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Console/KVM servers run Linux

Oct 2, 2006 — by LinuxDevices Staff — from the LinuxDevices Archive

Digi International has used embedded Linux in a family of “all-in-one” console servers that, in addition to serial console access, support a variety of secure, IP-based remote graphical user interface protocols, the company says. The Passport is available with 4, 8, 16, 32, or 48 ports, and single or redundant power supplies.

(Click for larger view of Digi Passport)

Digi says that by supporting both console and KVM (keyboard, video, mouse) access, its Passport devices can save considerable cost. The approach appears to resemble that taken by OpenGear, the remote access equipment company founded up by uClinux pioneer Bob Waldie.

However, whereas Opengear's “all-in-one” console/KVM servers are based on okvm and other open source software, Digi's Passport devices appear to use a proprietary FreeKVM application instead.

Digi says FreeKVM lets users securely connect to the graphical user interfaces of network-attached PCs by specifying an IP address and a connection protocol, after first having connected to the Passport device via Ethernet, or via the device's optional internal dial-up modem interface. Supported graphical protocols include VNC (virtual network computer), RDP (remote desktop protocol), and XManager (X Window System).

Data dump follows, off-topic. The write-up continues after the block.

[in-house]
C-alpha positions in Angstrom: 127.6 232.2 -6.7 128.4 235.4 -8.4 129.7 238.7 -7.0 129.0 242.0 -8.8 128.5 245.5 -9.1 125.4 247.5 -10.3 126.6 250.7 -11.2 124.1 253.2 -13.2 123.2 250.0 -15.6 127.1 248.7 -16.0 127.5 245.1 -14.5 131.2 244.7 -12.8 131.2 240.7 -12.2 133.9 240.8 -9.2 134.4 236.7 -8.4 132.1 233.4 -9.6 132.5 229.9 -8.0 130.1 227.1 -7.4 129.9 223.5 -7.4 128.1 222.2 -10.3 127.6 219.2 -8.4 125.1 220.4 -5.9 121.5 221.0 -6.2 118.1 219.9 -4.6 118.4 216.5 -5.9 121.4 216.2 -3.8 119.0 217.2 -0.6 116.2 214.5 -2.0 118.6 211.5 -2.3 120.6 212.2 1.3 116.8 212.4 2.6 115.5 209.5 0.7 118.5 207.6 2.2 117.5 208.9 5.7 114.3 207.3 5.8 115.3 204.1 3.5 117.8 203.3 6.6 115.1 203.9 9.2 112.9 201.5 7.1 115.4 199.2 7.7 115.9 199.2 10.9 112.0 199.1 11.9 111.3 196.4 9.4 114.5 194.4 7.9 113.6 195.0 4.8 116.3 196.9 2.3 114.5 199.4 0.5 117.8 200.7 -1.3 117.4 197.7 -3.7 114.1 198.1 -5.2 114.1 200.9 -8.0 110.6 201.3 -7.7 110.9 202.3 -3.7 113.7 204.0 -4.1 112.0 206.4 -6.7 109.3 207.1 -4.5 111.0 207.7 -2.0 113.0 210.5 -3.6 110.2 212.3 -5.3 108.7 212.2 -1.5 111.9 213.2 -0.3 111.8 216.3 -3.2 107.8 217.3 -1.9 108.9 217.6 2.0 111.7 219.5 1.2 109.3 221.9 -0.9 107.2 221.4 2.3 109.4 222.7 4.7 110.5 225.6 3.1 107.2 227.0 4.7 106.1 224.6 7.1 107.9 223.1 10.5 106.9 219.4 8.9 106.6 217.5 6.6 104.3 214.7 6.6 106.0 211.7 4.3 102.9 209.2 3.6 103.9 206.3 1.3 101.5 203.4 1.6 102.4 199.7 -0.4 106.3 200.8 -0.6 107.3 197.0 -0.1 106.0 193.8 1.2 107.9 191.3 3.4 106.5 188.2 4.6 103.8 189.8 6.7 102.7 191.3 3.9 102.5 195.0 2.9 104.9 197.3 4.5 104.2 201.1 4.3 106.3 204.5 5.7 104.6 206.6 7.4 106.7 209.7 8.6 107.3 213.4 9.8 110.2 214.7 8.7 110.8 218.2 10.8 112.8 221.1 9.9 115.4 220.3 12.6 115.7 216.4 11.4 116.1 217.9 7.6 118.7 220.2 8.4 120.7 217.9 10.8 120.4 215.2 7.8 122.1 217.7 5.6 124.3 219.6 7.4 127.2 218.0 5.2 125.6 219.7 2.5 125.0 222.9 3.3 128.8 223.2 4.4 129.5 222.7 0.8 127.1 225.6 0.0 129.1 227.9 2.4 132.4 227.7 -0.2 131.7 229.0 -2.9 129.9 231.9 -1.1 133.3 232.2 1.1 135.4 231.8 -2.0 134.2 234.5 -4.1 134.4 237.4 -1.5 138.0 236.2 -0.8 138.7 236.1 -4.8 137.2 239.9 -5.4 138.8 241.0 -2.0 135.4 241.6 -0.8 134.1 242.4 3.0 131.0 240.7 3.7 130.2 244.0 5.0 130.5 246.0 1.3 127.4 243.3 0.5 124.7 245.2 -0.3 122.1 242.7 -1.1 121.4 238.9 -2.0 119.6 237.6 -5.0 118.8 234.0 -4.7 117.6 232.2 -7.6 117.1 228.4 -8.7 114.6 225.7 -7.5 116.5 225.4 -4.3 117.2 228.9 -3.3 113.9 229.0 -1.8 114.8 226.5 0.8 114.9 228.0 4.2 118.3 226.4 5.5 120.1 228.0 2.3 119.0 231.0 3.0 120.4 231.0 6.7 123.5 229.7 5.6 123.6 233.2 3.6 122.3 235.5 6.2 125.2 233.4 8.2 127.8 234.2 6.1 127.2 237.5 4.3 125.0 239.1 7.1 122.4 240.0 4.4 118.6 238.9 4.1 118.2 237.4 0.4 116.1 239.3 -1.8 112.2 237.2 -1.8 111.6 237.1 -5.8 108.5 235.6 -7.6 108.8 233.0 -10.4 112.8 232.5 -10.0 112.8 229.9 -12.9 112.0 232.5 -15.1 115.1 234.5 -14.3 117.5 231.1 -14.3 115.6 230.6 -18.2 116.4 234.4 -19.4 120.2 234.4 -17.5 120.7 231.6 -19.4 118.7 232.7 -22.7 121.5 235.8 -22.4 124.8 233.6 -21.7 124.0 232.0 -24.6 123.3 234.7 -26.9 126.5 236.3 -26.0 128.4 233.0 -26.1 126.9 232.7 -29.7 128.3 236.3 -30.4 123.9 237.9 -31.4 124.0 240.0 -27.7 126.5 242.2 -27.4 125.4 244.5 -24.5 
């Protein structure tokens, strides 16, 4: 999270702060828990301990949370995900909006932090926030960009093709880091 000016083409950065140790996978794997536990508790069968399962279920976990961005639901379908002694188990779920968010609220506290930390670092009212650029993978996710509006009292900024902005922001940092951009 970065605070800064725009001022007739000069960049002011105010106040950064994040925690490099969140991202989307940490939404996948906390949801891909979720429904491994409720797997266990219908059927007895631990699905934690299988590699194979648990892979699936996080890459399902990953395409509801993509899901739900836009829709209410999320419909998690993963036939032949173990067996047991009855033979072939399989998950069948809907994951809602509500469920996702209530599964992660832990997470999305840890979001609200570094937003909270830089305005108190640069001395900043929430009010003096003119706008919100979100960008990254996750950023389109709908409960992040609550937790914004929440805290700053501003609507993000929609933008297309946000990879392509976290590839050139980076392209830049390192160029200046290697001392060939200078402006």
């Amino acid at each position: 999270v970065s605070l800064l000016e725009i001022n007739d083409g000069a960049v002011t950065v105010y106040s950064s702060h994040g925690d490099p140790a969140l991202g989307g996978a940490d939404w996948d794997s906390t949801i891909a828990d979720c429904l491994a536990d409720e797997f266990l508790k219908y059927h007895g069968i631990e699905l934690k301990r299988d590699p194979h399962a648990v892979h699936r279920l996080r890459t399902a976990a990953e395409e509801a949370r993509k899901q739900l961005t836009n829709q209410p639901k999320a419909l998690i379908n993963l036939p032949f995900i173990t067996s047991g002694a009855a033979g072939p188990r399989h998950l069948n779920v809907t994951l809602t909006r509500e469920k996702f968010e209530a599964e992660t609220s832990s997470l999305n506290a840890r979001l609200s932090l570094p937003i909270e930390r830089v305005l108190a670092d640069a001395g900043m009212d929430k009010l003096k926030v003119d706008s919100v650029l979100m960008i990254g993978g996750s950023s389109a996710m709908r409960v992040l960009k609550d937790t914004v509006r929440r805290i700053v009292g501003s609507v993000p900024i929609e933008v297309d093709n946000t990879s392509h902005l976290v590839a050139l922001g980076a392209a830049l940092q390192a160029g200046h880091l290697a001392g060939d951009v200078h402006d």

The Passport devices additionally support IPMI (intelligent platform management interface), an Intel-developed protocol offering many high-level computer management capabilities. And, perl-based scripts enable Passport users to program custom log searches, event notifications, and device management automation functions, Digi says.

Additional touted Passport features include:

  • Supports IPv6
  • USB port and a PC Card slot offer expandability
  • Supports UNIX, Linux, Solaris, AIX, HP-UX, and Mac OS X
  • Supports “Special Administrative Console” (SAC) in Windows Server 2003
  • Can eliminate the need for KVM over IP if used with serial console capable hardware
  • Requires less network bandwidth than KVM over IP solutions
  • Not burdened by the mouse synchronization problems of KVM over IP
  • Fewer cables translates to better air flow around data center equipment

Availability

The Passport devices are available from several U.S. and European resellers. The 1U devices have dual Ethernet ports, and between 4 and 48 serial ports on RJ-45 connectors. Options include internal modems and dual power supplies. Street prices appear to range from $1,150 to $3,875, depending on options.


 
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